A little about me:

Hello and welcome!  My name is Coby, and I’m a rising sophomore at the Urban School of San Francisco.  I have been interested in engineering for the for the past couple of years, and especially the computer science aspect.  I am also interested in bioengineering, although I didn’t specifically focus on that in this program.

I think that Bluestamp provided the perfect opportunity for me to explore and learn the basics of engineering.  In the past, I had touched lightly on coding, but after this program I have a much more solid grasp of programming logic and a basis for mechanical engineering which I will use in my own projects in the future.  As well as all of the intelligent people I met, I think that I’m taking away a newfound sense of independence from this program.

Final Project: Motion Controlled Snake Game

This is my final project: an acceleromter controlled snake game.  The code is complete, and the matrix-value-LED-lighting system functions well.  The menu transitions into the game smoothley, and the game is tweaked to be challenging but not impossible.  The case is solid and looks good as well.  I am very satisfied with the outcome of this project.

My snake game runs on a rainbowduino, a variant of arduino, and is displayed on an 8x8 LED matrix, with a 9v battery for power.  It receives a positional input from an accelerometer, and interprets that into movement for the head of the “snake” which is followed by the segments of the body.  When the head encounters a piece of food, the snake grows one segment and a new food pixel is randomly generated.


Case with board and accelerometer visible


Case with battery and LED matrix visible


Complete case

For my third and final milestone, I made a case for the game out of particle board and hot glue.  I was originally going to either 3d print a case or cover a case in leather, but the basic particle board actually looked pretty good, and had a lesser chance of overheating.  I also modified the 9v-to-barrel-jack adapter so it would fit in my case better.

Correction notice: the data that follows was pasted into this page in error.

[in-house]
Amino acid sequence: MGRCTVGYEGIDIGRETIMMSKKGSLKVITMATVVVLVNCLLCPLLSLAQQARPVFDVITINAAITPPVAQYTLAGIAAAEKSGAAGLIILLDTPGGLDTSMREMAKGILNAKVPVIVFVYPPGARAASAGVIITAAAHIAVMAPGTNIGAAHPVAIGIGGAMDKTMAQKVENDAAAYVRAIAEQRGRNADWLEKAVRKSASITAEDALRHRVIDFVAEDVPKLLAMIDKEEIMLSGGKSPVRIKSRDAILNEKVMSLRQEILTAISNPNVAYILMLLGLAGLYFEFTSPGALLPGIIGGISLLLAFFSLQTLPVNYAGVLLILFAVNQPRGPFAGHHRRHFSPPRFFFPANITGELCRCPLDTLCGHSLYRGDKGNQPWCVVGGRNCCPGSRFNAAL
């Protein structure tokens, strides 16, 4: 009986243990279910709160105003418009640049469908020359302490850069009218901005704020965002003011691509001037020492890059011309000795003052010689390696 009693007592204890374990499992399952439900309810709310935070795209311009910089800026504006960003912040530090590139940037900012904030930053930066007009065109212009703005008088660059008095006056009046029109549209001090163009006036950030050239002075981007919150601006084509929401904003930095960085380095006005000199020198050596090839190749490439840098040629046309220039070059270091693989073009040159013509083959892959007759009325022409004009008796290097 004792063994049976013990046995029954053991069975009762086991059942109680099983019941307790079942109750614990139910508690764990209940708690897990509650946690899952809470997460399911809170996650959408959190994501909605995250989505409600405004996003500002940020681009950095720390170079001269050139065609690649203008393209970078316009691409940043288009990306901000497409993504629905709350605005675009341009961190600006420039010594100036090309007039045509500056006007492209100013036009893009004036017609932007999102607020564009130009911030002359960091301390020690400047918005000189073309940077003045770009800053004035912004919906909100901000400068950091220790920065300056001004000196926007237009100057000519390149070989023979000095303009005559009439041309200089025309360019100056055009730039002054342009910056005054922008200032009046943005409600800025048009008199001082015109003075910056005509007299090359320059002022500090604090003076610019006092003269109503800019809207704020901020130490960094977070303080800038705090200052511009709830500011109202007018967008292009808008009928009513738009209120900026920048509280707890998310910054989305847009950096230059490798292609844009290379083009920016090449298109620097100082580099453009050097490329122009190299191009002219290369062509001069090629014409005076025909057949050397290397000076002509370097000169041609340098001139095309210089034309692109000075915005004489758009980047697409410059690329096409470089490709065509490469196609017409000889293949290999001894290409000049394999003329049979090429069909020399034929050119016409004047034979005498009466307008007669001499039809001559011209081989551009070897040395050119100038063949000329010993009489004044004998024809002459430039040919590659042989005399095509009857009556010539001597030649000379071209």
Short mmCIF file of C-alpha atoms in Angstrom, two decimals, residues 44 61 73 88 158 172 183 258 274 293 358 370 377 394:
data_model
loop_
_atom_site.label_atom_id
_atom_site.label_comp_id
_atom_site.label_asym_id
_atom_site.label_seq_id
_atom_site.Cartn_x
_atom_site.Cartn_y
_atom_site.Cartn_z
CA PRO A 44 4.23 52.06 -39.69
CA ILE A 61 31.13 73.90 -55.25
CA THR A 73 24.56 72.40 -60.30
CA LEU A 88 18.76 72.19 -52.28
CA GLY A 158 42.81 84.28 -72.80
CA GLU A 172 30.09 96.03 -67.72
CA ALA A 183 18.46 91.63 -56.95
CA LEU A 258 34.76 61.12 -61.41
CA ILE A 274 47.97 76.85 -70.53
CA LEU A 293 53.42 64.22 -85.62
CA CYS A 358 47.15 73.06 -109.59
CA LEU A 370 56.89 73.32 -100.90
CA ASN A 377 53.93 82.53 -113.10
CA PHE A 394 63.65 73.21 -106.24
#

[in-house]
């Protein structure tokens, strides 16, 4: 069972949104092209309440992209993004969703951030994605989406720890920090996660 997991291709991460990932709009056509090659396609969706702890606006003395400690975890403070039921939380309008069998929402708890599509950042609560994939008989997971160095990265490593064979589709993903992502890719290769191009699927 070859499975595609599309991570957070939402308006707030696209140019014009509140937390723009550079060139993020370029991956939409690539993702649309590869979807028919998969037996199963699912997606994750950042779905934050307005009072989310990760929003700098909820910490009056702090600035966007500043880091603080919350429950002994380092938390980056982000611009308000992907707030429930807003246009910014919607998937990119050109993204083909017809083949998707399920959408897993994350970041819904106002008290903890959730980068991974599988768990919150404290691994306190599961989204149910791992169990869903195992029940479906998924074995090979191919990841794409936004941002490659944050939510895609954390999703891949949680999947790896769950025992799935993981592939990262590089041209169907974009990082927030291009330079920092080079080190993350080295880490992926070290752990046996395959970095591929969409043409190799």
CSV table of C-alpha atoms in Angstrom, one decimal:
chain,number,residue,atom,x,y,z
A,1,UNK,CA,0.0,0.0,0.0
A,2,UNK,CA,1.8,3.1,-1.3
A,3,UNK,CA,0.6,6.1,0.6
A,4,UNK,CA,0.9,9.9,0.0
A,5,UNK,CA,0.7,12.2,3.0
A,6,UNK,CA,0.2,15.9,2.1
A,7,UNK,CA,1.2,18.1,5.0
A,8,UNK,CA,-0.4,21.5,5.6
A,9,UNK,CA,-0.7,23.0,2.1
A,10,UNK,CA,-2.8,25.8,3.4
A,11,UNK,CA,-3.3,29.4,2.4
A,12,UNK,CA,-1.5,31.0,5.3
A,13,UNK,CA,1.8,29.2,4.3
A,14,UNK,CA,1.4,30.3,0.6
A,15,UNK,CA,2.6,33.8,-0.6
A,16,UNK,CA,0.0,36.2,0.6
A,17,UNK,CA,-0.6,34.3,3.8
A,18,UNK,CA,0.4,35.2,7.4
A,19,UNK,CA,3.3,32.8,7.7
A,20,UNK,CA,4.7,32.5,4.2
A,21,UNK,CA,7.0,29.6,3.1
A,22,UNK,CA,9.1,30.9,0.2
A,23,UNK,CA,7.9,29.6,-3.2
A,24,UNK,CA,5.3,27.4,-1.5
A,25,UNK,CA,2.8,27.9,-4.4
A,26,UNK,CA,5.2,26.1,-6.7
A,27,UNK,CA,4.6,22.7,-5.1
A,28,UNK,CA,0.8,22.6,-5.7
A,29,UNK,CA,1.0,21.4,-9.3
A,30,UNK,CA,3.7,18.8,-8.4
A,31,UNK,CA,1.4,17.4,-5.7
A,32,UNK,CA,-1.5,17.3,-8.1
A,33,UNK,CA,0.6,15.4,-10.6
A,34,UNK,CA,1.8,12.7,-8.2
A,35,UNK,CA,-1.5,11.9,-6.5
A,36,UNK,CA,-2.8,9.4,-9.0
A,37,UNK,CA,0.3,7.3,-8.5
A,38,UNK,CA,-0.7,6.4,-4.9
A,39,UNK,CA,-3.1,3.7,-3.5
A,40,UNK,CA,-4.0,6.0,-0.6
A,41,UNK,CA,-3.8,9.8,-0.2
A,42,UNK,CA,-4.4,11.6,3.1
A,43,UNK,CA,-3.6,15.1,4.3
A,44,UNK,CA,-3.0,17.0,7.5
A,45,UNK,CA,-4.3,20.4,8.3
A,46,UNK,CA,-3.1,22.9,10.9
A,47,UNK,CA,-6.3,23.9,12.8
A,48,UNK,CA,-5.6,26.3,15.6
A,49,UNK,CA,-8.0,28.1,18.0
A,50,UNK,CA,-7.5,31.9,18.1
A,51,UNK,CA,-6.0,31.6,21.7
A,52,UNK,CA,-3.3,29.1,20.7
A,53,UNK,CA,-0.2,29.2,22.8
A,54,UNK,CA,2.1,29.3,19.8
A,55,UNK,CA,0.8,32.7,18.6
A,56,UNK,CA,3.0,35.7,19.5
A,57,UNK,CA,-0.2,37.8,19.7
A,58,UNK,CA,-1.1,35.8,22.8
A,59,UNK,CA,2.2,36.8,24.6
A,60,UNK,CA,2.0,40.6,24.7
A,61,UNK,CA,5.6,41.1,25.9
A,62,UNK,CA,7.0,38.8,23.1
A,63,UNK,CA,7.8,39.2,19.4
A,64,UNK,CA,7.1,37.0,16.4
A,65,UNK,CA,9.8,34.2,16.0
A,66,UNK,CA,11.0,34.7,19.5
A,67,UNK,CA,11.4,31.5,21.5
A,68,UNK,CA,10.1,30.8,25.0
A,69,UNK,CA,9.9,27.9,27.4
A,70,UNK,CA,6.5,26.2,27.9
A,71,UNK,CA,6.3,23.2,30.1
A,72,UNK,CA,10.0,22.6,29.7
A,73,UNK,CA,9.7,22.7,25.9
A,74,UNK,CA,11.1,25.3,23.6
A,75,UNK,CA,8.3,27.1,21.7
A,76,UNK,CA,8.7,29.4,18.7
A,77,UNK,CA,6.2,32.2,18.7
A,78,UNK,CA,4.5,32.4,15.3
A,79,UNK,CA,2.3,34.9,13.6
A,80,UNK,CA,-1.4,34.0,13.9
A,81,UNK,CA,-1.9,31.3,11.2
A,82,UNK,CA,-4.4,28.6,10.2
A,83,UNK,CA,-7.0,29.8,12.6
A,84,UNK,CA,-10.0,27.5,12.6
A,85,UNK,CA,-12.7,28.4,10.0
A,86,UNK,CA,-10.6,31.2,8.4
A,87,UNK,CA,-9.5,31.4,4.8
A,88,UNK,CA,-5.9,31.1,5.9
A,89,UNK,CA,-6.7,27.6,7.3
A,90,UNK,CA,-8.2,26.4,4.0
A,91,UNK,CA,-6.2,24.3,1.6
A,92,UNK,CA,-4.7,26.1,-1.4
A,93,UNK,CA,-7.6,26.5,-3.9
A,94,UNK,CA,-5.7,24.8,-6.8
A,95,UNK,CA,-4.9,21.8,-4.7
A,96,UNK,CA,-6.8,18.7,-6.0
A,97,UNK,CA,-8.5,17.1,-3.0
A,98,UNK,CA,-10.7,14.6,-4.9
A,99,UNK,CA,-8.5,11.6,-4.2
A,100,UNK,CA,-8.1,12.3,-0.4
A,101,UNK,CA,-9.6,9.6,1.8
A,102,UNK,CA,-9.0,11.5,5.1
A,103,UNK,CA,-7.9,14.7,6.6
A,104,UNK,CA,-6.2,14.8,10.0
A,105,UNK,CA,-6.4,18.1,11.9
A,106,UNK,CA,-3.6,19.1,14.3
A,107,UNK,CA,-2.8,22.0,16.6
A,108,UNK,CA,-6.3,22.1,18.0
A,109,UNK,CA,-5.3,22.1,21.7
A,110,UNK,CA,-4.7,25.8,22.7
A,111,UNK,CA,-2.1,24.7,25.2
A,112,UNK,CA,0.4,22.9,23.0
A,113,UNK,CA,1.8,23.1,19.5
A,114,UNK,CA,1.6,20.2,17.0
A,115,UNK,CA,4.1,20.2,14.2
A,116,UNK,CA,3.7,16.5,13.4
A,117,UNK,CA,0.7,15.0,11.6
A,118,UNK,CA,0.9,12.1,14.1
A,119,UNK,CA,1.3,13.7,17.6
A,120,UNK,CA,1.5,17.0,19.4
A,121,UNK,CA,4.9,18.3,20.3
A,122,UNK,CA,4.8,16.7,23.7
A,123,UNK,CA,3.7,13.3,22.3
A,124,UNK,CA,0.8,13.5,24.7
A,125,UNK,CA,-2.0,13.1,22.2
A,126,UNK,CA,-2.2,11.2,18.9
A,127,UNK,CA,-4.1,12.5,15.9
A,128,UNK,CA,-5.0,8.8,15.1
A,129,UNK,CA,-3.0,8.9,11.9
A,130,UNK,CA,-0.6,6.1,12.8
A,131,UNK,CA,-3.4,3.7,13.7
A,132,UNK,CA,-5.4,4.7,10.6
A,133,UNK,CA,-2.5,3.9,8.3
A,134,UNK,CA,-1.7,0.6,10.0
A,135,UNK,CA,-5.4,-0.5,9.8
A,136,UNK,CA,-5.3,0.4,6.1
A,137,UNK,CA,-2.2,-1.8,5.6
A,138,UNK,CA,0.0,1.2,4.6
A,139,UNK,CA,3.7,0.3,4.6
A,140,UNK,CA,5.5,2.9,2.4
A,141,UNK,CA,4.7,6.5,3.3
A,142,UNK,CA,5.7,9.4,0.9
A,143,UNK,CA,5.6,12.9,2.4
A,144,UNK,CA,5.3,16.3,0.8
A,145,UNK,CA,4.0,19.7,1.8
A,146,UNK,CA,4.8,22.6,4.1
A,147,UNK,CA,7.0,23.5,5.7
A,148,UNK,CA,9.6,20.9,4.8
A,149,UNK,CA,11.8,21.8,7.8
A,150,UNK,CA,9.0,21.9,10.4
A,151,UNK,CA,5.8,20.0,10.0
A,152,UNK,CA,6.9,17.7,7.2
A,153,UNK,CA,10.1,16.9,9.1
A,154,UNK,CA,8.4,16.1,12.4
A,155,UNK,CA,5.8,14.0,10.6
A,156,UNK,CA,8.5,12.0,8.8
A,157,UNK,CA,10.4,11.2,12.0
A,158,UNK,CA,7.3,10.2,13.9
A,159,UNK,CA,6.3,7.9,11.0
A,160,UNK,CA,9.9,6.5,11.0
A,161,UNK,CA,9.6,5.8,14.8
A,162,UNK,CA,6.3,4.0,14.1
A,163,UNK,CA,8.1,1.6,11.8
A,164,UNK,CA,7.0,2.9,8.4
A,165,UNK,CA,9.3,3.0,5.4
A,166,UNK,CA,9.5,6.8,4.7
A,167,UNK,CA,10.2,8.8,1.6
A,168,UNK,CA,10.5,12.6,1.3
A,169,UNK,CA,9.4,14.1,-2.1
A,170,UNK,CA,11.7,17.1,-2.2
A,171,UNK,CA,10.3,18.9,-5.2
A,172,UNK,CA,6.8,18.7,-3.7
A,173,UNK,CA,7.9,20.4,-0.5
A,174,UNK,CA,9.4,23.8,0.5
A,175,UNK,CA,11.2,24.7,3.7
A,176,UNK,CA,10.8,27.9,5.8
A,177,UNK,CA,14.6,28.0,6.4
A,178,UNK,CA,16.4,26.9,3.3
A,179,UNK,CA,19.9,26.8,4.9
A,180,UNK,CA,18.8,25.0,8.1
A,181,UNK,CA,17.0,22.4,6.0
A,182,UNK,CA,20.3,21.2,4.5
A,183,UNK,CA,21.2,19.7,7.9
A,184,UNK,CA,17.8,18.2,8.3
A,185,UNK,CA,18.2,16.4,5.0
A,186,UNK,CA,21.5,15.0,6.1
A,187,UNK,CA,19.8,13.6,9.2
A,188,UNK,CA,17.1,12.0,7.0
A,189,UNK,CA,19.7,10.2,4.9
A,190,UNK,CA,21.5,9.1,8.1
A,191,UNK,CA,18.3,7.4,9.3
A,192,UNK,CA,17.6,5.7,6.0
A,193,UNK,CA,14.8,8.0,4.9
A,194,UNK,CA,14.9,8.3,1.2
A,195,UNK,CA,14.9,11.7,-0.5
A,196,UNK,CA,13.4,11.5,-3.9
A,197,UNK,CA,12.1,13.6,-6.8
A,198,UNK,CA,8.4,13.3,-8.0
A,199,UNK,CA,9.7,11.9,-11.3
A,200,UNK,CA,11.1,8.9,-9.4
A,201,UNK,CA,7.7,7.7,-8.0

Some future modifications I could add on to this project would be other games using the same basic accelerometer principle, such as a basic space invader game.


I based this project off this instructables project.

This is the code I wrote for my project.

Bill of materials:

Description Vendor Part Number Qty Cost Link to Where to Purchase
8x8 RGB LED Dot Matrix – Compatible with Rainbowduino Seeed LED204A5B 1 $9.90 http://www.seeedstudio.com/depot/60mm-square-88-led-matrix-super-bright-rgb-p-113.html?cPath=34_77
Rainbowduino LED driver platform – Atmega 328 Seeed ARD127D2P 1 $24.90 http://www.seeedstudio.com/depot/rainbowduino-led-driver-platform-atmega-328-p-371.html?cPath=6_7
Grove – 3-Axis Digital Accelerometer(±1.5g) Seeed SEN21853P 1 $9.90 http://www.seeedstudio.com/depot/grove-3axis-digital-accelerometer15g-p-765.html?cPath=25_26
9V to Barrel Jack Adapter Seeed POW05231B 1 $0.50 http://www.seeedstudio.com/depot/9V-to-Barrel-Jack-Adapter-p-1481.html

I also used a basic on/off switch and some particle board for the case.  The particle board I used was (in centimeters0:

1 8x6 (base-plate)
2 8x4 (side pannels)
2 8x2(inserts for the board to rest on)
1 4x6 (back-plate)
1 4x6 (front-plate with a hole for the switch)
1 2x4 (removable plate to cover wiring next to board)